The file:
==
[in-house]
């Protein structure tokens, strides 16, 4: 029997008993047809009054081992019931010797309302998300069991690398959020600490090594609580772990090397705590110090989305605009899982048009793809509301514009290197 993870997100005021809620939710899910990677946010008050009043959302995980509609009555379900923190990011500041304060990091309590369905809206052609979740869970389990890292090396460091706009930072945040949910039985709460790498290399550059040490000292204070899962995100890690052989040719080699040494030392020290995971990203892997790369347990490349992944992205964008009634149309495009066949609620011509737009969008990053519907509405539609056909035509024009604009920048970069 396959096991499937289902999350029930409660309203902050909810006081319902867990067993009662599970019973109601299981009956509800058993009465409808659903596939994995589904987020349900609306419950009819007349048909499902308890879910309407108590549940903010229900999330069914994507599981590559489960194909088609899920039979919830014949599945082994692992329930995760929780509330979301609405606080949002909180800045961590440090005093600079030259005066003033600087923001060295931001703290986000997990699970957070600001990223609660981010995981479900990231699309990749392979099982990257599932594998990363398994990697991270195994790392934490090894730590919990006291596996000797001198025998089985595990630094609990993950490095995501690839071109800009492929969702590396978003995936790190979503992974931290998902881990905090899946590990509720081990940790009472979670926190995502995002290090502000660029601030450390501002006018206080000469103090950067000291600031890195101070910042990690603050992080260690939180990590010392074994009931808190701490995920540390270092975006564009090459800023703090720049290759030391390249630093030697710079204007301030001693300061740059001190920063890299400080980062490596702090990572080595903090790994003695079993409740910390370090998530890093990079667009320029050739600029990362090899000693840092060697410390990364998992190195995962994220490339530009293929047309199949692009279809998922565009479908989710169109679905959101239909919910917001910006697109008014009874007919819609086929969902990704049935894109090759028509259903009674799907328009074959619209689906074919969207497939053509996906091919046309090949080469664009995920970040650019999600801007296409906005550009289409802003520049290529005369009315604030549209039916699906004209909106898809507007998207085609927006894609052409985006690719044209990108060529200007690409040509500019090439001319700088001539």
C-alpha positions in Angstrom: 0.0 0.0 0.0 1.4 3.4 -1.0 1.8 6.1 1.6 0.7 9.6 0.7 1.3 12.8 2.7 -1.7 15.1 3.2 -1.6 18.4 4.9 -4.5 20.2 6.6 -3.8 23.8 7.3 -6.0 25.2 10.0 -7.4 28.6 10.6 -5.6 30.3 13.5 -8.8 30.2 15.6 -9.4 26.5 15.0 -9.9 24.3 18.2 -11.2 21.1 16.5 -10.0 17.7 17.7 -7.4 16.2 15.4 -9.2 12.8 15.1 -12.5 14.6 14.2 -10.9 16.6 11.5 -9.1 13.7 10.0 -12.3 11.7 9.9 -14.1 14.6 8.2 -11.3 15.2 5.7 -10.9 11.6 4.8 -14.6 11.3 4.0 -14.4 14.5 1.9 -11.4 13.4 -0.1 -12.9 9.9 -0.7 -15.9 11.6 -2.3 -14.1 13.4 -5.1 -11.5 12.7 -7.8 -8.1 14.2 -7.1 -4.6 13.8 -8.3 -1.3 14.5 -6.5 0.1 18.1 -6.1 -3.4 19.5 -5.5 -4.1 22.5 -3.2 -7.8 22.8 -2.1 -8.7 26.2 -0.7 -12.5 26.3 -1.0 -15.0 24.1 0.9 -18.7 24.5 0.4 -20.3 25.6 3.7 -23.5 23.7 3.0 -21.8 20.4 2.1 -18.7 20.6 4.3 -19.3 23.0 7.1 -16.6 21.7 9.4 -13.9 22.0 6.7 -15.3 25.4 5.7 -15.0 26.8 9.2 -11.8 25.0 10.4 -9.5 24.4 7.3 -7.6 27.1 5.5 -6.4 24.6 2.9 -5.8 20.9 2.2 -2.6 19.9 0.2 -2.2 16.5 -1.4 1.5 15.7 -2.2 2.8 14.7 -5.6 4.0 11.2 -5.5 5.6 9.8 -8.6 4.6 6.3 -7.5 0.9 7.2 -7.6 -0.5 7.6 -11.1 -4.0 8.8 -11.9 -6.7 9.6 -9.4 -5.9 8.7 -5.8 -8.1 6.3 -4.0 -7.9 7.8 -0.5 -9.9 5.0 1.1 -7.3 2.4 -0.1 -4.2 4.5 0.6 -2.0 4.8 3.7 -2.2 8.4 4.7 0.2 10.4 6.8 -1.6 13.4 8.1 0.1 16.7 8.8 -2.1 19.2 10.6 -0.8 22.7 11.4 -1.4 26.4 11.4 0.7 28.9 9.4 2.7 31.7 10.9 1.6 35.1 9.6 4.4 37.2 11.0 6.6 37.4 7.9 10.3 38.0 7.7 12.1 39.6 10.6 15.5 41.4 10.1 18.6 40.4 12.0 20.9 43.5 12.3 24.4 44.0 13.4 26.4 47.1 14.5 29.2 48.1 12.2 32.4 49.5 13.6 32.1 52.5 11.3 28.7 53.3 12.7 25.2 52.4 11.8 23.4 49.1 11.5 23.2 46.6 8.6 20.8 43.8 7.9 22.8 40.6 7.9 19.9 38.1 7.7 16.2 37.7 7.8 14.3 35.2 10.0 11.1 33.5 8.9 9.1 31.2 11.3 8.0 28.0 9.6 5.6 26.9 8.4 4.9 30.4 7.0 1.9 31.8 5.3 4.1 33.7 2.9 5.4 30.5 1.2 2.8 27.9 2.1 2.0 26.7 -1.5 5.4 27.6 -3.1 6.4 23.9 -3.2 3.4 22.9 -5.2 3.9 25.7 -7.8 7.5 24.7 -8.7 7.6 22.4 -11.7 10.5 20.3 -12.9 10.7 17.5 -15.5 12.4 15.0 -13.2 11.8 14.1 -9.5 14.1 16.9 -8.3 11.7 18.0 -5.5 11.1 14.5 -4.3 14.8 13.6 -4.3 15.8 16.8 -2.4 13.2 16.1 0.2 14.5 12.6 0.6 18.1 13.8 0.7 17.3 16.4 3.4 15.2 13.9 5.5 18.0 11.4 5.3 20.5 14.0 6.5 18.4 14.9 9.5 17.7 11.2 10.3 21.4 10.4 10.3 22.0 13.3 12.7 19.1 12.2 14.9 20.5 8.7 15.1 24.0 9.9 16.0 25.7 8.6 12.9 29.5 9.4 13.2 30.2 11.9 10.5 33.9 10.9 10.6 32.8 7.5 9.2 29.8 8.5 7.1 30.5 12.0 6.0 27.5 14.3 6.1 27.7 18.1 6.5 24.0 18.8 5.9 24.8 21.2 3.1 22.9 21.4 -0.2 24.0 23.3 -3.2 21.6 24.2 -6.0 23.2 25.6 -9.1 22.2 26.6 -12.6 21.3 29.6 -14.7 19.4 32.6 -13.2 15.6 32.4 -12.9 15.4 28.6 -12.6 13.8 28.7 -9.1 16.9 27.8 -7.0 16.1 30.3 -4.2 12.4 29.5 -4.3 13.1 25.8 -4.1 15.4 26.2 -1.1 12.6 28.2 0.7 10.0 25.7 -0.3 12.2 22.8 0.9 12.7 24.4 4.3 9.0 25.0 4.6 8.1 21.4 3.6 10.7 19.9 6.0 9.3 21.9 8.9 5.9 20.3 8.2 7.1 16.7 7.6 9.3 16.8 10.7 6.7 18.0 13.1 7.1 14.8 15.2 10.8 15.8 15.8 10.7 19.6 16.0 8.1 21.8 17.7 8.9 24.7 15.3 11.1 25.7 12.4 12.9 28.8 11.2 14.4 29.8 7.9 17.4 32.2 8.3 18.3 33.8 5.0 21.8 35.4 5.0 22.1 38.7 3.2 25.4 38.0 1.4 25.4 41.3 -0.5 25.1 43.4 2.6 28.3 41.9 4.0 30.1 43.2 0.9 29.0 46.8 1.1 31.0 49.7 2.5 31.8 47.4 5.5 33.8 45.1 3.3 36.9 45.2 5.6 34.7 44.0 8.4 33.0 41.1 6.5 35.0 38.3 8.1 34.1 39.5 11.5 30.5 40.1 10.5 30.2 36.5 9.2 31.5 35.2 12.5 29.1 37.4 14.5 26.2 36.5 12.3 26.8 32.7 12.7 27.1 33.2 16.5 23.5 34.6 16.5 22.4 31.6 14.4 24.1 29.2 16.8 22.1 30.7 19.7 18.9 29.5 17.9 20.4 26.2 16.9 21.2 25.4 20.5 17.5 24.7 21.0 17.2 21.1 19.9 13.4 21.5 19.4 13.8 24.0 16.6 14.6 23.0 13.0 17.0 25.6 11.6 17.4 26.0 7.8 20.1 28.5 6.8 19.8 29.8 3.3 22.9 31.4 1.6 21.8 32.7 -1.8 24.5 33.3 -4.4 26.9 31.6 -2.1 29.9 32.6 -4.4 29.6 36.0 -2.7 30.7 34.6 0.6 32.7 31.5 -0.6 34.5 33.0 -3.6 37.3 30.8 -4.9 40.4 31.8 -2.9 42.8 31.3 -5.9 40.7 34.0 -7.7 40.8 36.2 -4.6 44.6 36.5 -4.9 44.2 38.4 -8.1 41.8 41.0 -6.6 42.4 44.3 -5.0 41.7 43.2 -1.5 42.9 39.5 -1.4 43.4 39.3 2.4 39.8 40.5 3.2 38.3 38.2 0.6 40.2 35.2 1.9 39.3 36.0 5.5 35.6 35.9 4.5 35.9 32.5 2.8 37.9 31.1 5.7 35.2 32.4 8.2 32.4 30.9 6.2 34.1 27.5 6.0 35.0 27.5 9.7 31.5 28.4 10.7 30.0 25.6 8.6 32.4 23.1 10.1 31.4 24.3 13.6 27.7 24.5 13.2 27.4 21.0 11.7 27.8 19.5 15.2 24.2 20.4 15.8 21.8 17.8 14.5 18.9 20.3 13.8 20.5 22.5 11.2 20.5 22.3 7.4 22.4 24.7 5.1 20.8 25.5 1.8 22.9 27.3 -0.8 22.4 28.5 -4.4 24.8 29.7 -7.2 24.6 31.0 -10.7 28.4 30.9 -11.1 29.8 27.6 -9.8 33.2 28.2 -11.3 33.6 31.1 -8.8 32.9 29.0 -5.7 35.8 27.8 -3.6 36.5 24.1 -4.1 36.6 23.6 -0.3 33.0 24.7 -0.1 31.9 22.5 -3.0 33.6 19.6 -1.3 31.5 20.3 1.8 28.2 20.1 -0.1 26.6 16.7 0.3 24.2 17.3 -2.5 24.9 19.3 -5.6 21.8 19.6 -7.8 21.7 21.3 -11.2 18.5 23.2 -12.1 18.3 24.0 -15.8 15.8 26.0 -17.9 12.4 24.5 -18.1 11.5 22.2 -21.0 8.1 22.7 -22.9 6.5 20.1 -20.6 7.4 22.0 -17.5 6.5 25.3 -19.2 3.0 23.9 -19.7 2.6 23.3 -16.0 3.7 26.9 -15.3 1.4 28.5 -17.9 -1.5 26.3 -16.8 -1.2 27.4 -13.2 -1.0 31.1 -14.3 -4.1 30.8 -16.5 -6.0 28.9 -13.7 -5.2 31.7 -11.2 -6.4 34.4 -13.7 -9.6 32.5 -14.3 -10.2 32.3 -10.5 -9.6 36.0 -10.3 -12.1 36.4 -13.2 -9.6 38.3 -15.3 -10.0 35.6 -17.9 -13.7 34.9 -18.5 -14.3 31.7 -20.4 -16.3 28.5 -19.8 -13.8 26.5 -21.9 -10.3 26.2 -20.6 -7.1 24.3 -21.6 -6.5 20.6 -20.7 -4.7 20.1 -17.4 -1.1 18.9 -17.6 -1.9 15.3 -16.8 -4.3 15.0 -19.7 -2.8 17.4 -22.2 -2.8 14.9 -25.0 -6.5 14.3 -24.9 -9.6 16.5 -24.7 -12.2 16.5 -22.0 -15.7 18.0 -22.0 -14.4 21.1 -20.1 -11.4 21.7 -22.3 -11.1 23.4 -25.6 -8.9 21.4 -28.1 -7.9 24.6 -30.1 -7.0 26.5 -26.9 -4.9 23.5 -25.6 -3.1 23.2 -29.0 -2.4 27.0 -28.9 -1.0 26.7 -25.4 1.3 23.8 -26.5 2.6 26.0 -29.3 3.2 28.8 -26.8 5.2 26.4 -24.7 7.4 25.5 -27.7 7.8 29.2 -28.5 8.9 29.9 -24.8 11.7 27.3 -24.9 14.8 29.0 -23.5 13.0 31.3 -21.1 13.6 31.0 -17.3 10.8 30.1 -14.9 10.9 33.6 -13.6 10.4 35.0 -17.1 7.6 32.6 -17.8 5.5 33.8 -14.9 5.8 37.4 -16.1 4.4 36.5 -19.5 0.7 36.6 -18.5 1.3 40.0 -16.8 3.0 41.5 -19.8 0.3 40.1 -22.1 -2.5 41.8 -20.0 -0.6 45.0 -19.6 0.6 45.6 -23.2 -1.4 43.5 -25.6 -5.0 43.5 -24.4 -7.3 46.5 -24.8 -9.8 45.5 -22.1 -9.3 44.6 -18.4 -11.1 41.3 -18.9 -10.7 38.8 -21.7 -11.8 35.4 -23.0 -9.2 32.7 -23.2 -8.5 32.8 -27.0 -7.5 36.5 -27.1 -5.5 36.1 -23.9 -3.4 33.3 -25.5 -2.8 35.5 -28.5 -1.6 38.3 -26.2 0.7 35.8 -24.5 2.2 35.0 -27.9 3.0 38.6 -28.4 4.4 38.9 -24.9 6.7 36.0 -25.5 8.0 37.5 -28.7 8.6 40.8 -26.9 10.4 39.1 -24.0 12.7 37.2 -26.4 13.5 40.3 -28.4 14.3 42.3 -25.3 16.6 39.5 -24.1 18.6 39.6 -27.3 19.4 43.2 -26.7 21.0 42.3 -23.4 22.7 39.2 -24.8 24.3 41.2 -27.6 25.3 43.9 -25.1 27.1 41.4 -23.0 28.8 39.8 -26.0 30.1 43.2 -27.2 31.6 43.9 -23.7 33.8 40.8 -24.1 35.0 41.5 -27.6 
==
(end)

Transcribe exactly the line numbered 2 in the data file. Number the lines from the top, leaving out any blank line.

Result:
């Protein structure tokens, strides 16, 4: 029997008993047809009054081992019931010797309302998300069991690398959020600490090594609580772990090397705590110090989305605009899982048009793809509301514009290197 993870997100005021809620939710899910990677946010008050009043959302995980509609009555379900923190990011500041304060990091309590369905809206052609979740869970389990890292090396460091706009930072945040949910039985709460790498290399550059040490000292204070899962995100890690052989040719080699040494030392020290995971990203892997790369347990490349992944992205964008009634149309495009066949609620011509737009969008990053519907509405539609056909035509024009604009920048970069 396959096991499937289902999350029930409660309203902050909810006081319902867990067993009662599970019973109601299981009956509800058993009465409808659903596939994995589904987020349900609306419950009819007349048909499902308890879910309407108590549940903010229900999330069914994507599981590559489960194909088609899920039979919830014949599945082994692992329930995760929780509330979301609405606080949002909180800045961590440090005093600079030259005066003033600087923001060295931001703290986000997990699970957070600001990223609660981010995981479900990231699309990749392979099982990257599932594998990363398994990697991270195994790392934490090894730590919990006291596996000797001198025998089985595990630094609990993950490095995501690839071109800009492929969702590396978003995936790190979503992974931290998902881990905090899946590990509720081990940790009472979670926190995502995002290090502000660029601030450390501002006018206080000469103090950067000291600031890195101070910042990690603050992080260690939180990590010392074994009931808190701490995920540390270092975006564009090459800023703090720049290759030391390249630093030697710079204007301030001693300061740059001190920063890299400080980062490596702090990572080595903090790994003695079993409740910390370090998530890093990079667009320029050739600029990362090899000693840092060697410390990364998992190195995962994220490339530009293929047309199949692009279809998922565009479908989710169109679905959101239909919910917001910006697109008014009874007919819609086929969902990704049935894109090759028509259903009674799907328009074959619209689906074919969207497939053509996906091919046309090949080469664009995920970040650019999600801007296409906005550009289409802003520049290529005369009315604030549209039916699906004209909106898809507007998207085609927006894609052409985006690719044209990108060529200007690409040509500019090439001319700088001539």